You can install Solr in any system where a suitable Java Runtime Environment (JRE) is available.
You will need the Java Runtime Environment (JRE) version 11 or higher. At a command line, check your Java version like this:
$ java -version openjdk version "220.127.116.11" 2022-02-08 OpenJDK Runtime Environment Temurin-18.104.22.168+1 (build 22.214.171.124+1) OpenJDK 64-Bit Server VM Temurin-126.96.36.199+1 (build 188.8.131.52+1, mixed mode)
The exact output will vary, but you need to make sure you meet the minimum version requirement. We also recommend choosing a version that is not end-of-life from its vendor. It’s also preferred to use the latest available official release.
Some versions of Java VM have bugs that may impact your implementation. To be sure, check the page Lucene Java Bugs.
Sources for Java
Java is available from a number of providers. The official Docker image for Solr uses the Temurin distribution of OpenJDK from the Adoptium project. Solr regularly test with Temurin, OpenJDK and Oracle versions of Java. Some distributions are free, others have a cost, some provide security patches and support, others do not. We recommend you read the article Java is still free by Java Champions to help you decide.
The Solr project does not endorse any particular provider of Java.
|While we reference the Java Development (JDK) on this page, any Java Runtime Environment (JRE) associated with the referenced JDKs is acceptable.|
Java and Solr Combinations
Each Solr release has an extensively tested minimum Java version. For instance the minimum Java version for Solr 9 is Java 11. This section provides guidance when running Solr with a more recent Java version than the minimum specified.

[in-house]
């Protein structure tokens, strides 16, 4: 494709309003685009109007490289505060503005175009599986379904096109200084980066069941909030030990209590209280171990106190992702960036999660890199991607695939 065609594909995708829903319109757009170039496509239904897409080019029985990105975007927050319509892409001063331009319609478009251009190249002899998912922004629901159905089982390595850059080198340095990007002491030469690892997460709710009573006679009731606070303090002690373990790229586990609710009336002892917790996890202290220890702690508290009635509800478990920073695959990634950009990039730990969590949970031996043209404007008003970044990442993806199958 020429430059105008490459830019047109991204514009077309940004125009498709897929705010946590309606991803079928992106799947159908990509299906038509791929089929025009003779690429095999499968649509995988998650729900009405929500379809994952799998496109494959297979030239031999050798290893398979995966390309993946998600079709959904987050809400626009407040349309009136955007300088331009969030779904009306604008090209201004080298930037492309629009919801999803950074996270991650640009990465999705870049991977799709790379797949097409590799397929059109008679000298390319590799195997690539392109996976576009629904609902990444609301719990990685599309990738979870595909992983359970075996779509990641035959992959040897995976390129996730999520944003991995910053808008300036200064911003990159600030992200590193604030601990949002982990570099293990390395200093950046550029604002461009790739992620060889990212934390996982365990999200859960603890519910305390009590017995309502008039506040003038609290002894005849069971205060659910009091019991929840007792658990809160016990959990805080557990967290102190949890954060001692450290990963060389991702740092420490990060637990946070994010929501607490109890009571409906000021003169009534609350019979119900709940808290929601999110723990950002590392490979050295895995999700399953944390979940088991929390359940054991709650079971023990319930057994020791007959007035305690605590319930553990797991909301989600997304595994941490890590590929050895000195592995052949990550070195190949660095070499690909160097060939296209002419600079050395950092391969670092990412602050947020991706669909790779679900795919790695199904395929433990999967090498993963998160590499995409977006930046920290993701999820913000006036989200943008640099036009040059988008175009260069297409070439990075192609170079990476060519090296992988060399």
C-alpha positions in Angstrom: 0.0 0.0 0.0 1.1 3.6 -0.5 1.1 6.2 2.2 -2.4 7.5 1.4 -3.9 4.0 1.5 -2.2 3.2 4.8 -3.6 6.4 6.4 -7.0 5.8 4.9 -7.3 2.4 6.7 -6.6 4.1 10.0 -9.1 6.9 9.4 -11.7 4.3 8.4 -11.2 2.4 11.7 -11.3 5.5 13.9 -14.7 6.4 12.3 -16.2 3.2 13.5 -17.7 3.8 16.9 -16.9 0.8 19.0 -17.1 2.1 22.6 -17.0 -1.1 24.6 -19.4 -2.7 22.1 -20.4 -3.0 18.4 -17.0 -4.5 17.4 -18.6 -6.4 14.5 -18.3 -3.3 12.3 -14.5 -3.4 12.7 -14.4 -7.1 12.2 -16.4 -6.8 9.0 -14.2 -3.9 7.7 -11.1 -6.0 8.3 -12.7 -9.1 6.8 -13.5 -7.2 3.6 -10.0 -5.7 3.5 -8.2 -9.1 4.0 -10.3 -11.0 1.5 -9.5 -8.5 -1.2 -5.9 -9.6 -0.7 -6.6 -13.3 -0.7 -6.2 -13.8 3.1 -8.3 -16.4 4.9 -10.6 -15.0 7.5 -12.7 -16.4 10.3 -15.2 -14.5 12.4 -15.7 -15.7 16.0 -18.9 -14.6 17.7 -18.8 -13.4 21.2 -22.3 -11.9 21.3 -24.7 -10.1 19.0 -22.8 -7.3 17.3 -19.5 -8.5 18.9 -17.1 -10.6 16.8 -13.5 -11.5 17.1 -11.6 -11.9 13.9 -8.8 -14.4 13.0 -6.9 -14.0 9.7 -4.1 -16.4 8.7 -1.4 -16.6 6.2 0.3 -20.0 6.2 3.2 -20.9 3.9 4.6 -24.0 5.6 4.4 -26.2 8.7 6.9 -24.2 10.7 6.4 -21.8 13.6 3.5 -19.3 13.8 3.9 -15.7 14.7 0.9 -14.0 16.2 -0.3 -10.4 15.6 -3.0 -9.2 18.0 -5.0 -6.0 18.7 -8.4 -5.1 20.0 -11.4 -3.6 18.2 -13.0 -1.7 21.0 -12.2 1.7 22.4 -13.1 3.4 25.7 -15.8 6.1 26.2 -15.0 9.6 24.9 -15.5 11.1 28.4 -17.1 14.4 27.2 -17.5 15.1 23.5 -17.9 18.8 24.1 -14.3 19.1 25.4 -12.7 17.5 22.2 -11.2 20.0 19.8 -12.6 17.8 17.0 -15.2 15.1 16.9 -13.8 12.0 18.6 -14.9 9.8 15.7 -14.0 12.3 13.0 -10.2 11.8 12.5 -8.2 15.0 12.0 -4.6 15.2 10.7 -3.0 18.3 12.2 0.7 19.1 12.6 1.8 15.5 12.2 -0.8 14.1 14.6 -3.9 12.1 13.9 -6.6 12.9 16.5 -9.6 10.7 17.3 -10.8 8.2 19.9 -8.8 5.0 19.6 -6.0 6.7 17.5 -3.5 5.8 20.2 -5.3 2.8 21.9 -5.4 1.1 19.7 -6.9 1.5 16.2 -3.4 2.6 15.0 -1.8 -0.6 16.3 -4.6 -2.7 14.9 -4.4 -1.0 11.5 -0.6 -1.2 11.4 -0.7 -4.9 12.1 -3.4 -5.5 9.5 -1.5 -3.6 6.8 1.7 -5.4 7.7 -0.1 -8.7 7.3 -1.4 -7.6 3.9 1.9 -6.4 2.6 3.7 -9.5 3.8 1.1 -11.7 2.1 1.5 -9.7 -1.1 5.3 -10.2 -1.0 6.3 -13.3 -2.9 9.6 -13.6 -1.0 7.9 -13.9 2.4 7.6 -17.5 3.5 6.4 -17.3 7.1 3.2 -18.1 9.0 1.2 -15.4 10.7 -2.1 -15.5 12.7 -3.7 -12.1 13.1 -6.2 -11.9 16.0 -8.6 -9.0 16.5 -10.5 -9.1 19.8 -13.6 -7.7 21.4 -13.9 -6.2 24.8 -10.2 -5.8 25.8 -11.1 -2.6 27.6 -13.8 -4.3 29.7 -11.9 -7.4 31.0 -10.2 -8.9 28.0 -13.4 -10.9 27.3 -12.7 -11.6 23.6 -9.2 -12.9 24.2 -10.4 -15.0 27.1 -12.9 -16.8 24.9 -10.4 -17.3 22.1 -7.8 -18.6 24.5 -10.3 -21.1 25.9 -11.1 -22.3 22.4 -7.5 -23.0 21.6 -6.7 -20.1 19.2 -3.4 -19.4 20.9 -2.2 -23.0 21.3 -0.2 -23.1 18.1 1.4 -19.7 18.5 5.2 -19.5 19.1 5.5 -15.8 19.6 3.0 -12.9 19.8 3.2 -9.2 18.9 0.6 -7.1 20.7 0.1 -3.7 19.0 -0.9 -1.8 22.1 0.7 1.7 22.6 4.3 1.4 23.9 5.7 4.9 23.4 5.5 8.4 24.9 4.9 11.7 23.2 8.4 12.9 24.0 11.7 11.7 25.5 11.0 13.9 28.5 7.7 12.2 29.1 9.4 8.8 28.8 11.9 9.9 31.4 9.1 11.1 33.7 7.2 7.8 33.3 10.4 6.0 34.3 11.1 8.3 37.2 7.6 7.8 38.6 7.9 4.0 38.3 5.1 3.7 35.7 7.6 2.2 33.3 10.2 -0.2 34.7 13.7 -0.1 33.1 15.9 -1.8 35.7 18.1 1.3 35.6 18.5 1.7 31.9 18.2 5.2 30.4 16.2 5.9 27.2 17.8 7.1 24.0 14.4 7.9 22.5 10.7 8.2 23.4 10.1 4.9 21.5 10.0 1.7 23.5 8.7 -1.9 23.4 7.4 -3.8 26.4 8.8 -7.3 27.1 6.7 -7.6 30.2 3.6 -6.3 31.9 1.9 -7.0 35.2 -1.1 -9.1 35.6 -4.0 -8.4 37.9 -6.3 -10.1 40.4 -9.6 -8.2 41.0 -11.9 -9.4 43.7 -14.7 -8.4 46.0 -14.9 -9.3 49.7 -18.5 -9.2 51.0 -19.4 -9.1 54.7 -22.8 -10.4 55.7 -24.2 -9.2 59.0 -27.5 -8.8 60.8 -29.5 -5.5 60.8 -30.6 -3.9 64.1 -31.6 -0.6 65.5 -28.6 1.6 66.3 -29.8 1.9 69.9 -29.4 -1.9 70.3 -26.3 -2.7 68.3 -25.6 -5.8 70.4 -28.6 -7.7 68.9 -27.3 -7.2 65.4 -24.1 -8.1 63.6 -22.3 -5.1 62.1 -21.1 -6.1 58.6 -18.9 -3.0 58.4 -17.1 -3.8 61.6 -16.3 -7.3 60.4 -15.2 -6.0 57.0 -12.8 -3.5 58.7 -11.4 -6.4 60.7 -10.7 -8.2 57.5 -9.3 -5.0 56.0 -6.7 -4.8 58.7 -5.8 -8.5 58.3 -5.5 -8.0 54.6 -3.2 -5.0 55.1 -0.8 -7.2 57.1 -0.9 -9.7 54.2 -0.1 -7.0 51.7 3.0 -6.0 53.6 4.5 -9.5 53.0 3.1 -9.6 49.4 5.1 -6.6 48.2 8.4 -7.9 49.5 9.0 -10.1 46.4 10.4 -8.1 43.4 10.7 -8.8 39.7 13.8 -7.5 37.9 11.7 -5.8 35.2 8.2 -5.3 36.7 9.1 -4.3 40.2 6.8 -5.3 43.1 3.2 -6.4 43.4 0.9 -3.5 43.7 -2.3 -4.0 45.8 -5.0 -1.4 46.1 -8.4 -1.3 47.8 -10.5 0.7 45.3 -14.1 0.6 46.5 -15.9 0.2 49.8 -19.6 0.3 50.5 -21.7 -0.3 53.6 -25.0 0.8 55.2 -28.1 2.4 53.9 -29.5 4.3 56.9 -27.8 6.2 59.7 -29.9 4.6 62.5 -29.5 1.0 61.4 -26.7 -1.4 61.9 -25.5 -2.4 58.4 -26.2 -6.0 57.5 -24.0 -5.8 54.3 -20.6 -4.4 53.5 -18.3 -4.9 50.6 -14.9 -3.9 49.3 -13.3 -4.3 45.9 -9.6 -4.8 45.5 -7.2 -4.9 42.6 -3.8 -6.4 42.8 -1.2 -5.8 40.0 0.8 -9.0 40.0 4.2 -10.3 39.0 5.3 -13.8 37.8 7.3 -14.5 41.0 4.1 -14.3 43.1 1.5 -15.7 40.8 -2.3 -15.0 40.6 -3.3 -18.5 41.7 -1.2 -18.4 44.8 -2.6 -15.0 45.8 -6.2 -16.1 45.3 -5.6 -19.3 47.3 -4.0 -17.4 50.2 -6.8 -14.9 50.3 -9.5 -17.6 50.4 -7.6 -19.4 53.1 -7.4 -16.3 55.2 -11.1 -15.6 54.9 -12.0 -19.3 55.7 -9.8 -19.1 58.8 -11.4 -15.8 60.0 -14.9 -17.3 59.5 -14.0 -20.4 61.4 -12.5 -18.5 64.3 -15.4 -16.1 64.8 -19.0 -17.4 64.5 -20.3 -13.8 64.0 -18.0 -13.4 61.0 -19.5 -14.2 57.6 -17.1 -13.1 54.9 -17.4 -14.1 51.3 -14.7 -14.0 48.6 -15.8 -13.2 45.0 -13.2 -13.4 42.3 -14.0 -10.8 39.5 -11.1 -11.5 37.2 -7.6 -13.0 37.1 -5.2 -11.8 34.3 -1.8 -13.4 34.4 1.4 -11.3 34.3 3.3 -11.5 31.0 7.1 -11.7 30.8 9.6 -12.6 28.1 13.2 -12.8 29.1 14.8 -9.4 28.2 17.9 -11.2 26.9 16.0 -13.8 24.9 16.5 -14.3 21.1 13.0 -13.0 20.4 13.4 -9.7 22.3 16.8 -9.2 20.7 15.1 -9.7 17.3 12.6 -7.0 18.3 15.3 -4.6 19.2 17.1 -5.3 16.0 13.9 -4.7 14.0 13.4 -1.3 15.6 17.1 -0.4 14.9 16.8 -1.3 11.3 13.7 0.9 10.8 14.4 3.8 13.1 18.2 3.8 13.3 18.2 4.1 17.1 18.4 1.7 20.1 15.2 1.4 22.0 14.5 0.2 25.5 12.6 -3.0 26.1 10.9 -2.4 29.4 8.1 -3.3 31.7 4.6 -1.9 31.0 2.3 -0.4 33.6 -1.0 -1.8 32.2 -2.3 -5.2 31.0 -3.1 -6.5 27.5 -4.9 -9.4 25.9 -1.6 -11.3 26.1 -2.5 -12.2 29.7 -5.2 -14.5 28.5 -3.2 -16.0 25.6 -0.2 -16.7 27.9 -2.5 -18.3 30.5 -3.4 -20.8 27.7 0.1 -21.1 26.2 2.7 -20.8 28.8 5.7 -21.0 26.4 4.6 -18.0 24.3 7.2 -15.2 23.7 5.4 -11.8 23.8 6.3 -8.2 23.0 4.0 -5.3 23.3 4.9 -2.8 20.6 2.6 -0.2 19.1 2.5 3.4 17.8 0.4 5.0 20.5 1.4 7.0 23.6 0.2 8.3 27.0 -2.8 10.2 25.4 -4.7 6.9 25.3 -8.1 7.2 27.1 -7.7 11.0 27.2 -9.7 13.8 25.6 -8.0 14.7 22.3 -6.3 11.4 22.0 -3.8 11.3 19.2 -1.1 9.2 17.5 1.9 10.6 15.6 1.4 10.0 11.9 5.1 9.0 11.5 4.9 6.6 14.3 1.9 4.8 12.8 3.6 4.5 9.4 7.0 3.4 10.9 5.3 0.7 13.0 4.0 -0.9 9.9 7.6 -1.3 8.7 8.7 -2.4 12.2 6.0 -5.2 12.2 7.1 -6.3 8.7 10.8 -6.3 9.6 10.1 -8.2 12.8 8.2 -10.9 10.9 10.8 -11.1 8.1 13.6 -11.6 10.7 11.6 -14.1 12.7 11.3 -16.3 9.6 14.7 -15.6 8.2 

OpenJDK and Oracle Java distributions are tested extensively and will continue to be tested going forward.
Distributions of Java from other sources are not regularly tested by our testing infrastructure, therefore you must test Java from those sources in your environment.
For the purposes of Solr, Oracle’s Java and OpenJDK are identical.
Upgrading Java is not required with the understanding that no Java bugs will be addressed unless you are using a version of Java that provides LTS.
Java 11 has been extensively tested by both automated tests and users through Solr 9. Long Term Support (LTS) for Java 11 is provided from several sources.
The project’s testing infrastructure continuously tests with the minimum and greater versions of Java for each development branch.
Java 12, 13, 14, 15 and 16 have no LTS. For this reason, Java 17 is preferred when upgrading Java.
For specific questions the Solr User’s List is a great resource.
Project Testing of Java-Solr Combinations
Solr and Lucene run a continuous integration model, running automated unit and integration tests using several versions of Java. In addition, some organizations also maintain their own test infrastructure and feed their results back to the community.
Our continuous testing is against the two code lines under active development, Solr 9x and the future Solr 10.0:
Solr 9.x is the current stable release line and will have "point releases", i.e., 9.1, 9.2, etc., until Solr 10.0 is released.
Solr 9.x is currently tested against Java 11, 17 and 18-prerelease.
There is also development and testing with the future Solr 10.x release line.
/Solr 8.x and earlier release lines are not tested on a continuous basis.
Released Solr and Java Versions
The success rate in our automated tests is similar with all the Java versions tested with the following caveats.